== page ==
Through this school of teaching, one learns to understand the language of the horse, says Mark Barsby. Image Credit: Pankaj Sharma/Xpress

Dubai: A place where horses roam free, camels are part of the family, donkeys graze lazily and where a pack of dogs adopts an orphan goat…. No, this isn't an outback farm, or a ranch in the Wild West. This scenario is a daily occurrence at Dubai's first American-style ranch headed by Briton Carrie Tindel.

Seven months of preparation and round-the-clock hours later, the Desert Ranch opened its doors on October 1 last year. Since then it's turned into a thriving hub of Arabian heritage and natural horsemanship. It's a place where the animals roam free and students are taught about the psychology of the animal they ride, or "horsinality" as Tindel calls it, from the ground up, before even setting foot in the stirrup.

While equestrian centres have sprung up all over the UAE, a ranch concept is still new to many. "The idea is to create a community around animals and to offer education on how an animal functions mentally, before teaching a person how to interact with the animal physically," says Tindel, General Manager of the ranch.

Inseparable pack

The ranch's animal community also includes a very special member: Fudge, the orphan goat. When Fudge's mother died after childbirth, the assumption was that one of the other goats on the ranch would mother her. Little did Tindel realise that it was her pack of dogs that would be up to the task instead.

As Tindel speaks, a pack of five dogs, including one honorary member, comes dashing into the room. In the midst of the four jumping dogs is Fudge, trying to wag her tail and be like her brothers and sisters. "There's a unique bond between Fudge and the dogs. She believes she's one of them. Often, when the dogs have gone chasing something, and Fudge hasn't been able to keep up, she's heard bleating and crying, calling for them to return to her," says Tindel, who hasn't the heart to put her back with the goats. "If she's a dog at heart, then that's what we'll encourage," she says.

The concept of a ranch environment in Dubai stemmed from a KHDA (Knowledge and Human Development Authority) report about schools scoring low on social and heritage related activities. "It was clear there wasn't much opportunity for children to have hands-on experiences with local activities such as animal husbandry, rearing and milking of camels, which were once very popular with the Bedouins," says Tindel.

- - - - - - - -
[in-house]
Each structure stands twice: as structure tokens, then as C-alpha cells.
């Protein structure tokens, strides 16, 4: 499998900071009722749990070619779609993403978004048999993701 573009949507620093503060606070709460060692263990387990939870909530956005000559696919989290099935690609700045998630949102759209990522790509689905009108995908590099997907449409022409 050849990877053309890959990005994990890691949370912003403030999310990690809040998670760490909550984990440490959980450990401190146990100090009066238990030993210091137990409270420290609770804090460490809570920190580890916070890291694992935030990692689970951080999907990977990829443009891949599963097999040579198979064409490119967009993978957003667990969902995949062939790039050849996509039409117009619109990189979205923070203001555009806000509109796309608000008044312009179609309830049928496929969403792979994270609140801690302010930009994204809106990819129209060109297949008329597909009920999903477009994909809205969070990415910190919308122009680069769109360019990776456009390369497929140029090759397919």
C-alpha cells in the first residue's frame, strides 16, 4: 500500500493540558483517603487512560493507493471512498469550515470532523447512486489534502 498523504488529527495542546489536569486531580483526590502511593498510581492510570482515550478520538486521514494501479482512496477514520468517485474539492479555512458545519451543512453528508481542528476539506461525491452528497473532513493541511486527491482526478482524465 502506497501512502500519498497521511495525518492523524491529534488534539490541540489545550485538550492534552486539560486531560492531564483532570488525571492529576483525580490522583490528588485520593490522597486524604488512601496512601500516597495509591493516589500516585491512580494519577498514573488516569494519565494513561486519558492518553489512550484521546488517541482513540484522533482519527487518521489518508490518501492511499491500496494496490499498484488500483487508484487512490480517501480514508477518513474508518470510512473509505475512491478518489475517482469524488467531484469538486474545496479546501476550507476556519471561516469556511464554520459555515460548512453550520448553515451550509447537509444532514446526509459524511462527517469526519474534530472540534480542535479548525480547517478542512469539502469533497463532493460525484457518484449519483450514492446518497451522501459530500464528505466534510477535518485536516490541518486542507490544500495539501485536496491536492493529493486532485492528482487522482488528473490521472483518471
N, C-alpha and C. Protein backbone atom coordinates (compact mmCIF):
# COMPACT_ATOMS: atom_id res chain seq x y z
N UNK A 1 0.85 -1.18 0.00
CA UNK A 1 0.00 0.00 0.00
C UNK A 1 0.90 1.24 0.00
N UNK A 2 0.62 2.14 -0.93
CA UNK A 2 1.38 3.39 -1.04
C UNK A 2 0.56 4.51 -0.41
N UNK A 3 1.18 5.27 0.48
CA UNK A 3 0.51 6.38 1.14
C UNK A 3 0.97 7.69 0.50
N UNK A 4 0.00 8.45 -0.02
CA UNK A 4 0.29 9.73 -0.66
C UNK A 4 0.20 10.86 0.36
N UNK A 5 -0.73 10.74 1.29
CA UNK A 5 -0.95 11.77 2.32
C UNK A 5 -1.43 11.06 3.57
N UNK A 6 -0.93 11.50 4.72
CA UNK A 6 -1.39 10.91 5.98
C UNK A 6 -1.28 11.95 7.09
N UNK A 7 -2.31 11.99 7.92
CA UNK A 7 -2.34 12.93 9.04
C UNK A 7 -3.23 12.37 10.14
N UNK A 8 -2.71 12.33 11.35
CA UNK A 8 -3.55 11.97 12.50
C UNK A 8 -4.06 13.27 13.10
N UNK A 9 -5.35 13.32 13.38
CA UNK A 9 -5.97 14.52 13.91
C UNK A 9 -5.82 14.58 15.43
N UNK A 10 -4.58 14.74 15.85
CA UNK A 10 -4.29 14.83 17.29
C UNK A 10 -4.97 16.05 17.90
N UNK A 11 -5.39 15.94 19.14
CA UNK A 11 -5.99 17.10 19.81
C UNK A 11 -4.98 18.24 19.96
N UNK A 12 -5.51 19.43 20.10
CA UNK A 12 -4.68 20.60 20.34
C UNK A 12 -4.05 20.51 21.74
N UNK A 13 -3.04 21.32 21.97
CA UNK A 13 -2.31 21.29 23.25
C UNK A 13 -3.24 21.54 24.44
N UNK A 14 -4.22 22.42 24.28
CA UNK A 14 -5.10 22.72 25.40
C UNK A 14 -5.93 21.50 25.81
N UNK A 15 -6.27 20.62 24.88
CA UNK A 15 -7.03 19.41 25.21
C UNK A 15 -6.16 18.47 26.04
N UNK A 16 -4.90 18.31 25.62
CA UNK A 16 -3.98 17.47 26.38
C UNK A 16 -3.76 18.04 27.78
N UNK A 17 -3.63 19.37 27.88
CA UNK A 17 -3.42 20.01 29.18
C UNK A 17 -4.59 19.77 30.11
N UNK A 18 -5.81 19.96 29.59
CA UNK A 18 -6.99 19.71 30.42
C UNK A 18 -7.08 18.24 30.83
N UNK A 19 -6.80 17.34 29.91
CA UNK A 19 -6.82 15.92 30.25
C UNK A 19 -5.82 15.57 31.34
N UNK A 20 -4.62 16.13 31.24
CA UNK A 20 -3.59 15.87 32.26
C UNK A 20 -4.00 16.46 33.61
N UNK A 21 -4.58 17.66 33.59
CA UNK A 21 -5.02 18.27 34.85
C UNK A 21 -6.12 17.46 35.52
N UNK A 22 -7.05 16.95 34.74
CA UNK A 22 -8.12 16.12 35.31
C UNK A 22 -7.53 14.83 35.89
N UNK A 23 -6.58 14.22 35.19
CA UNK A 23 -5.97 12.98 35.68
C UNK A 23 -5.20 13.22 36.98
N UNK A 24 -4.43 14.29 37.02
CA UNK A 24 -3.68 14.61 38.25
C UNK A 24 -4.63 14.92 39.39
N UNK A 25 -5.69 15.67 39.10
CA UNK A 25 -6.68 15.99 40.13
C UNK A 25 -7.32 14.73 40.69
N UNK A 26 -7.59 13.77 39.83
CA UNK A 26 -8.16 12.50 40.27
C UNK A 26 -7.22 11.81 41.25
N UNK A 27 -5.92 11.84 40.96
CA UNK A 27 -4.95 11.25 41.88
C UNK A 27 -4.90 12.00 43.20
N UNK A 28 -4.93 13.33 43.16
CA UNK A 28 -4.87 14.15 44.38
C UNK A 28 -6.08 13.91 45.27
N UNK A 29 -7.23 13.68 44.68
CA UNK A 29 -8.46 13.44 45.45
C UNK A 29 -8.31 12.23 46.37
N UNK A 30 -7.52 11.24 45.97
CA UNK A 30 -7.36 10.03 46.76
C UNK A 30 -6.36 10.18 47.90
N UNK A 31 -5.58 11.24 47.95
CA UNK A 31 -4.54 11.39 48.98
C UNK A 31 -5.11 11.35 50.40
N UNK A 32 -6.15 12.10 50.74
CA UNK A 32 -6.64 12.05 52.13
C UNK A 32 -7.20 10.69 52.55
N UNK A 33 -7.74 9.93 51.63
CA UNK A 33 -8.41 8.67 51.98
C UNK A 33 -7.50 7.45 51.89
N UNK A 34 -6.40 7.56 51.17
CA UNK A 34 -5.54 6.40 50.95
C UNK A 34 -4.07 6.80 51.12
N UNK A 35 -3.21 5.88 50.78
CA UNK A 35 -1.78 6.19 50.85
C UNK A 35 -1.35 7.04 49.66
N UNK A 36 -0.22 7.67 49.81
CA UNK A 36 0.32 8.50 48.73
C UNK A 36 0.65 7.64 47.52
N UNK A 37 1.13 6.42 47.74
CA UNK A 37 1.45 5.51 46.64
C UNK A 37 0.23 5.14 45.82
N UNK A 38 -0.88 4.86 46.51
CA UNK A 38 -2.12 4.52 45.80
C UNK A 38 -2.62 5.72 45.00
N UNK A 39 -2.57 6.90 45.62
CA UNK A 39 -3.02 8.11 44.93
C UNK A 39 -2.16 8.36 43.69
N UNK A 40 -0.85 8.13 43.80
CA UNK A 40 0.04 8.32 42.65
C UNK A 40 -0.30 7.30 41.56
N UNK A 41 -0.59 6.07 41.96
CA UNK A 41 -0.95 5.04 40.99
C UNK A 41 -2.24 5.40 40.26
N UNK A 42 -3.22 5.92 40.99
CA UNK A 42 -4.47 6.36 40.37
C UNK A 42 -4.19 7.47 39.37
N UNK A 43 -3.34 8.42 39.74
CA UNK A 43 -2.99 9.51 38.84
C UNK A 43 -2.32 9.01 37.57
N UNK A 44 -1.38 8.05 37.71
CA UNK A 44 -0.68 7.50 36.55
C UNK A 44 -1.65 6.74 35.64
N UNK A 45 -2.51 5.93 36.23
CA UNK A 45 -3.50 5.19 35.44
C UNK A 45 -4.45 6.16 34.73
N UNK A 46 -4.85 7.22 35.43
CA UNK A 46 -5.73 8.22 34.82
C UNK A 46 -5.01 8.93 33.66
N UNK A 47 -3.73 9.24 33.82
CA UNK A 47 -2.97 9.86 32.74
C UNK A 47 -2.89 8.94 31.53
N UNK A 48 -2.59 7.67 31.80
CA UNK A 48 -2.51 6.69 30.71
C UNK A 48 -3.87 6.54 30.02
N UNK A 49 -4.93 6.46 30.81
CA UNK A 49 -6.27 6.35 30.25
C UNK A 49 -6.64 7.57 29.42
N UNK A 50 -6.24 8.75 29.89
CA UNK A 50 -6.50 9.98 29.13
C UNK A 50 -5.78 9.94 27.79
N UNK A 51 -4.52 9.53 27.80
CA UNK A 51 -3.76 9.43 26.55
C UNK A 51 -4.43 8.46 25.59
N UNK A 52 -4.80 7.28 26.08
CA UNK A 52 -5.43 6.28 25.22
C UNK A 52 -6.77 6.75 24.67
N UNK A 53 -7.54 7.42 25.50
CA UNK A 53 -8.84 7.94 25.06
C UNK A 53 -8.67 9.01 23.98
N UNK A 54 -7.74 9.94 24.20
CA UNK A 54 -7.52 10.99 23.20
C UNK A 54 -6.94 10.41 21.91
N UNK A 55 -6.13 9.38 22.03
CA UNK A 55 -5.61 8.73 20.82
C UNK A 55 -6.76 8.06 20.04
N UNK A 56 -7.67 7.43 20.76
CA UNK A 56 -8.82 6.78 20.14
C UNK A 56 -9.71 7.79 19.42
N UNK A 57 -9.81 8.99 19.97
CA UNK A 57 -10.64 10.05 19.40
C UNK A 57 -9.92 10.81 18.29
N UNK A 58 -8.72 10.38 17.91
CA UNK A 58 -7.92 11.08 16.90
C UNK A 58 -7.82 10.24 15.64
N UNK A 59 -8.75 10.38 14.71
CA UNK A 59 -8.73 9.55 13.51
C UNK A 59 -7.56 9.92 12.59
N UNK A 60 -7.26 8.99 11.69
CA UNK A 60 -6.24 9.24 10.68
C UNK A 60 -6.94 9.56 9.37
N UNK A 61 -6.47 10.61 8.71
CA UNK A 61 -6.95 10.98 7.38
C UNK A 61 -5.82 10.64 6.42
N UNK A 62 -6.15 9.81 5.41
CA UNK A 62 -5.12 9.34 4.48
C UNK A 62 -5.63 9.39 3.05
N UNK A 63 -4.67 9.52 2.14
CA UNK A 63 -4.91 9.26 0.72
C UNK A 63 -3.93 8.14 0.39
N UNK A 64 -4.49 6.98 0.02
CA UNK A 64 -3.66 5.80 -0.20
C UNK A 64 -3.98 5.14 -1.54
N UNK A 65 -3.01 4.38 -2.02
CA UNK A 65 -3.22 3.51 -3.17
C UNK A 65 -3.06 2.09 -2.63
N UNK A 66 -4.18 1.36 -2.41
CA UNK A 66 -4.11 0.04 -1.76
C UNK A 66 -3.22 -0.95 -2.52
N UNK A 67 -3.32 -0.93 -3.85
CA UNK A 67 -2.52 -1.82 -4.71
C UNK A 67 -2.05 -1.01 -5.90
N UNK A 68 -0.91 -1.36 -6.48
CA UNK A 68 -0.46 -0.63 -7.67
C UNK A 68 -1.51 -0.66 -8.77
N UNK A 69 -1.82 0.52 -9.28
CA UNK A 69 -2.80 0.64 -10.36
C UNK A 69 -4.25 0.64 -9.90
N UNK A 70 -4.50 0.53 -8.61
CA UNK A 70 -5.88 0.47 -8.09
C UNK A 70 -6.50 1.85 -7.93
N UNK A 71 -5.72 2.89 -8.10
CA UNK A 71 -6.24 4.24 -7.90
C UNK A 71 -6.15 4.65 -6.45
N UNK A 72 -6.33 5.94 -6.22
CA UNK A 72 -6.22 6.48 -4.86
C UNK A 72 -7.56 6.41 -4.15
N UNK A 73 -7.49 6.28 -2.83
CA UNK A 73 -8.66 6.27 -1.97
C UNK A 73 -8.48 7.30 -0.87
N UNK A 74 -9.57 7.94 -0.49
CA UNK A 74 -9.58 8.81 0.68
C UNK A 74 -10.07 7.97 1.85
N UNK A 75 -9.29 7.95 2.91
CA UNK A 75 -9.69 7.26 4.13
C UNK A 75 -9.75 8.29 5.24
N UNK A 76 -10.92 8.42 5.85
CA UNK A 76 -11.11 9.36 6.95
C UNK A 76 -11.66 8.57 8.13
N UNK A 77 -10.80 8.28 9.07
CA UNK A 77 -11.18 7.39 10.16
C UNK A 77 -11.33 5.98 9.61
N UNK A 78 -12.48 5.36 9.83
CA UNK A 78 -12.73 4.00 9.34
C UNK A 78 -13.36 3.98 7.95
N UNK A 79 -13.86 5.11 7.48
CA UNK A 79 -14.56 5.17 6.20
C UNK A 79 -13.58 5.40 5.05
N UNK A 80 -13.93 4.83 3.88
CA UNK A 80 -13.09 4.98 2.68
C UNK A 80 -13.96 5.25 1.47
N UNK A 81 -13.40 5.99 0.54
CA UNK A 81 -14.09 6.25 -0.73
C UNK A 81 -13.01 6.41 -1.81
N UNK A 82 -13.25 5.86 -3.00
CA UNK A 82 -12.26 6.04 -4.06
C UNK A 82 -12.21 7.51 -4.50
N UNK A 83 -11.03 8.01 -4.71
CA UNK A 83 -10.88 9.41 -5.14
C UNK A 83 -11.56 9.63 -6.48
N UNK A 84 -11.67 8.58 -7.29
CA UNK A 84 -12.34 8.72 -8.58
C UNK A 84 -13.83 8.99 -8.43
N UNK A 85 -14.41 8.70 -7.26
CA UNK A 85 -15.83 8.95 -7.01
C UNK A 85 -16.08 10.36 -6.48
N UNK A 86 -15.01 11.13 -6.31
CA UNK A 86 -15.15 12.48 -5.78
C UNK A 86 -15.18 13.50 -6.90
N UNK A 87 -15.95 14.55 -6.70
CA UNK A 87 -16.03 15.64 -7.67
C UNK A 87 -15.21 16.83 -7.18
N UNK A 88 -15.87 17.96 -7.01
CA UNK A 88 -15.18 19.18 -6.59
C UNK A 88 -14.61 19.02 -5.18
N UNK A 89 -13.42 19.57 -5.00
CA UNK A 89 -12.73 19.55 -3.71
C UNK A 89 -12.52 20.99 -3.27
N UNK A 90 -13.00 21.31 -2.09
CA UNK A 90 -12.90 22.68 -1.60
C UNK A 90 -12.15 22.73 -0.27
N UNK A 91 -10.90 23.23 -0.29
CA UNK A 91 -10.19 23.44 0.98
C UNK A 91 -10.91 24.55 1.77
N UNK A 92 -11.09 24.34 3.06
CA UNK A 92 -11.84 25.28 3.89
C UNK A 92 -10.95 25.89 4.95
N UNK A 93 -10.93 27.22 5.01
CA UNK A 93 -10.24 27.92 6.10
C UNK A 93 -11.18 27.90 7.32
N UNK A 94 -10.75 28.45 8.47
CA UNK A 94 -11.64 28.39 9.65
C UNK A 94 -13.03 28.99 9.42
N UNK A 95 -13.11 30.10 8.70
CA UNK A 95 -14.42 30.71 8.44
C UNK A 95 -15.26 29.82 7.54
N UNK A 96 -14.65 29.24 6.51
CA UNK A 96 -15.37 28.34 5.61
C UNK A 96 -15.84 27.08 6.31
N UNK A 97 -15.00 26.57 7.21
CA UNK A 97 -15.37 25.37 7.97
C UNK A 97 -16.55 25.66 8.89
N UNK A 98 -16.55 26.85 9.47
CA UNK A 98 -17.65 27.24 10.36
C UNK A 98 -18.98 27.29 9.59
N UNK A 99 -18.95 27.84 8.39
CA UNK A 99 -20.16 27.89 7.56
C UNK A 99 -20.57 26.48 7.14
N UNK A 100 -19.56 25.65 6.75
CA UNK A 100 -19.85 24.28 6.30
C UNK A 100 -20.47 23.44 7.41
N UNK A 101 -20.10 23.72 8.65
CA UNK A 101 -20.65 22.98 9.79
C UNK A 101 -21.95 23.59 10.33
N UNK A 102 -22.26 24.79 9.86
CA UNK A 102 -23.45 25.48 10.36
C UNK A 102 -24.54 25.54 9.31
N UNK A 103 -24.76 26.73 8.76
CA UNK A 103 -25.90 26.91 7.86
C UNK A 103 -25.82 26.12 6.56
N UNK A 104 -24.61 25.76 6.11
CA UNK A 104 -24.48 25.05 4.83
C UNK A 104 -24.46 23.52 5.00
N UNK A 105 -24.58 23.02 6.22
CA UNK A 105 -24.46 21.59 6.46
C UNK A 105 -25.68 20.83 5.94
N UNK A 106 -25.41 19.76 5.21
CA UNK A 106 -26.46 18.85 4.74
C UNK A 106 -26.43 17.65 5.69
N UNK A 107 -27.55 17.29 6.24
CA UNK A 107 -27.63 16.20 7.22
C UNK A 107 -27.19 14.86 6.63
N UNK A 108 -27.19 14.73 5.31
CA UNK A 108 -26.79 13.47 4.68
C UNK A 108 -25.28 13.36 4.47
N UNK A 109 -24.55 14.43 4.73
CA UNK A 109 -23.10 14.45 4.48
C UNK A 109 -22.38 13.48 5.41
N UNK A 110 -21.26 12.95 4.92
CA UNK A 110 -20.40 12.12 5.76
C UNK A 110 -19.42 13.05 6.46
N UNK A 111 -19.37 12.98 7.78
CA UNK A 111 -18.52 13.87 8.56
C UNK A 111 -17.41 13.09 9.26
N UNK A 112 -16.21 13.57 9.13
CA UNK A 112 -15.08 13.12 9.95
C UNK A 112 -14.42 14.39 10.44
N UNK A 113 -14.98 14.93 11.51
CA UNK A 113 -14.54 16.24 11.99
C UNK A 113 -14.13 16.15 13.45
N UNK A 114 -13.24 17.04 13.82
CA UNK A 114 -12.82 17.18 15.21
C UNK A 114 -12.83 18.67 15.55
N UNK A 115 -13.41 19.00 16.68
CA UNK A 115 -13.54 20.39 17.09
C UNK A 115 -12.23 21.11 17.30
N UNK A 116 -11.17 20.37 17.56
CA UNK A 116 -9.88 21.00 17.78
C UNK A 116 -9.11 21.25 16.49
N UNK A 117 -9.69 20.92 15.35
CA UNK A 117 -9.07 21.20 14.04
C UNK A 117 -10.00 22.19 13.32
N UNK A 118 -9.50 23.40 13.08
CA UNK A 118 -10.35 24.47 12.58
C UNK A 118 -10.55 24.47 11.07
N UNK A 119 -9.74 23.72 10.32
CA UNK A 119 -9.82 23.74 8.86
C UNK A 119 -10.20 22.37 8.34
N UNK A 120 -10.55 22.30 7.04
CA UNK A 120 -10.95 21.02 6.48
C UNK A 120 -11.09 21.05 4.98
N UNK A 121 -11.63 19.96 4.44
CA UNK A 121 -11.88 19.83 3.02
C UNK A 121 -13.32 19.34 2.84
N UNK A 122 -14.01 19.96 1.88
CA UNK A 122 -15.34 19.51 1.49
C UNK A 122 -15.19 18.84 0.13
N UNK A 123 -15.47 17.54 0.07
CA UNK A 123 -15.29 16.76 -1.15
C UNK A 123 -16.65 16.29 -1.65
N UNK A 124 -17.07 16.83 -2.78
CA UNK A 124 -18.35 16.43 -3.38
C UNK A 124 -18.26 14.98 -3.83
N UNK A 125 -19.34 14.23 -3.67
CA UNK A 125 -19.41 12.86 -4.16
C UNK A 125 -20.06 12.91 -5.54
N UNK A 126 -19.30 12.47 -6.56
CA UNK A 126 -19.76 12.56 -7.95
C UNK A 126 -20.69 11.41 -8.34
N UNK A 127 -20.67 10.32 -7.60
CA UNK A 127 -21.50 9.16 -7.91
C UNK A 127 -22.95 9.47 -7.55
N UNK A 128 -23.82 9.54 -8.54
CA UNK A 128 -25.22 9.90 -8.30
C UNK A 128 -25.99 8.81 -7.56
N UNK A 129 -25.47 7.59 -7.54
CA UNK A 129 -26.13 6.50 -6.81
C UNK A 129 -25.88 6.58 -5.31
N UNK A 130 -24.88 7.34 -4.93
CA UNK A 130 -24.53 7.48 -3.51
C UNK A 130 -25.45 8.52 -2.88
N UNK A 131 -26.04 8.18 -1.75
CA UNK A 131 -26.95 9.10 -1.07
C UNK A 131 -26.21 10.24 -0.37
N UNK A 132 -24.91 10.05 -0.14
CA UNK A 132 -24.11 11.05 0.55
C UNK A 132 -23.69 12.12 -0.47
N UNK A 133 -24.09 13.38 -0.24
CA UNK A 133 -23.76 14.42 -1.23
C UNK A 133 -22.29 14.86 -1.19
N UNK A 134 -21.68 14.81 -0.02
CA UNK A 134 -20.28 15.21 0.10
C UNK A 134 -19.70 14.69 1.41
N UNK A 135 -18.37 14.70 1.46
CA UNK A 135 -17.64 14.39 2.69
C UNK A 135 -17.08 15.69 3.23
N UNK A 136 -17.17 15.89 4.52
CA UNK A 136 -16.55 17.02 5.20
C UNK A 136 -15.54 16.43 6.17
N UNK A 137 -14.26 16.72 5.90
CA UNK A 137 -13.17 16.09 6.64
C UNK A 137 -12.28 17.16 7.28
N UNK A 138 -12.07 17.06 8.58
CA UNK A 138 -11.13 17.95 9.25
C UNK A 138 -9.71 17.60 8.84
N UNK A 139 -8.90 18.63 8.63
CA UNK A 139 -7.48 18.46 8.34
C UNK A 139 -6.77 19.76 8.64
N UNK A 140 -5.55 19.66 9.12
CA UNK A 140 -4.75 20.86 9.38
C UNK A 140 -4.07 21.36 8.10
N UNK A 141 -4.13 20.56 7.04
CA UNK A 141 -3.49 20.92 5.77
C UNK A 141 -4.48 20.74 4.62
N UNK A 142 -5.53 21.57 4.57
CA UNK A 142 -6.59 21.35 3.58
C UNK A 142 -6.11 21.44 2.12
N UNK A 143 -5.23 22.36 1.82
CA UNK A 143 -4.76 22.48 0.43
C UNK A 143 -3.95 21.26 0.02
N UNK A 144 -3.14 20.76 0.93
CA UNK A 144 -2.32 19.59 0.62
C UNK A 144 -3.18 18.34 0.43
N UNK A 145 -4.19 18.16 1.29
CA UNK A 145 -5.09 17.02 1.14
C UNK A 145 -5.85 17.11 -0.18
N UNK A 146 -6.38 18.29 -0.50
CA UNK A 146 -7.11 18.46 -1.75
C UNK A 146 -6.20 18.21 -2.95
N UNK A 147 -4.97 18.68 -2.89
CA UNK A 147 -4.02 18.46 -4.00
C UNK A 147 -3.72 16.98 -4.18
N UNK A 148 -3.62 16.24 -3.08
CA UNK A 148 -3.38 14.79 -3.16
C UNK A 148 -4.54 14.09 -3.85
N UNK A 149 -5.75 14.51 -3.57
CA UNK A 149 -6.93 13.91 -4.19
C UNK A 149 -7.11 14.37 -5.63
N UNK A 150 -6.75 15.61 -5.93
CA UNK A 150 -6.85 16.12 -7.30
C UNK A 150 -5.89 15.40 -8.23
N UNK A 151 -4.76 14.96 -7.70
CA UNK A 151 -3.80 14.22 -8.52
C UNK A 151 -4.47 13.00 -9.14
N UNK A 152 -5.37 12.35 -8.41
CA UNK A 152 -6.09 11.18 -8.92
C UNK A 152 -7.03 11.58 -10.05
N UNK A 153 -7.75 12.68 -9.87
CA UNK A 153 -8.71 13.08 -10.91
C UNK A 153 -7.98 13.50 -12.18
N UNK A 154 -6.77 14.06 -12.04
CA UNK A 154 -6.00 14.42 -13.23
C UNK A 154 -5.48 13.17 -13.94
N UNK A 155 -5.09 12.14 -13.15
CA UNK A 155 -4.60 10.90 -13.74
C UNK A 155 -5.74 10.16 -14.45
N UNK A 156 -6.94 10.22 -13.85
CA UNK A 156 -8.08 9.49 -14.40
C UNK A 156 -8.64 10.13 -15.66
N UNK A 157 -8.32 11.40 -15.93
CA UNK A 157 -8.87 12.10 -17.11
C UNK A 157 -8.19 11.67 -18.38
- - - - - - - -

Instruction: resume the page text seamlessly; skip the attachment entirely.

As a result, Tindel created the Desert Gecko Group, a weekly morning programme where children spend three hours learning about animals, feeding, cleaning, riding and understanding their motivation and behaviour.

Equine therapy

Desert Ranch also offers corporate training where blue collar executives are exposed to challenging situations to allow them to feel and experience their emotions out of their comfort zone.

"The horse acts as a mirror to what a human being is feeling on an emotional level. As humans, we tend to mask our emotions through the use of language. We may be hurt, but when asked will say everything's alright. The horses are used as a tool to help people understand themselves and their styles of leadership."

In this unusual therapy, executives are put in a pen of horses. The only rule is that they can't make the first move. The human waits for the horse to approach them, ensuring that the animal that resonates most closely with the vibrations of that person gets to team up. "The sessions also include challenges and tasks for people to conquer with their horse, making them bond and ultimately create a style of leadership that's unique to them," says Tindel.

Love and leadership

While most equestrian centres and riding schools teach traditional riding techniques, Desert Ranch aims to go au naturel with their methods. Mark Barsby, the Ranch Operations Manager, explains how students can benefit from learning traditional riding skills, combined with natural horsemanship techniques. "In Dubai there are no natural horsemanship teachers other than Carrie. Through this school of teaching, one learns to understand the language of the horse," says Barsby.

"It is less a horse training programme and more a method for teaching humans how to train horses using love, language and leadership," says Tindel.

Together they are everything a student would need when learning to work with horses. While Carrie teaches people to understand how to develop a relationship with horses, Barsby teaches the actual equitation.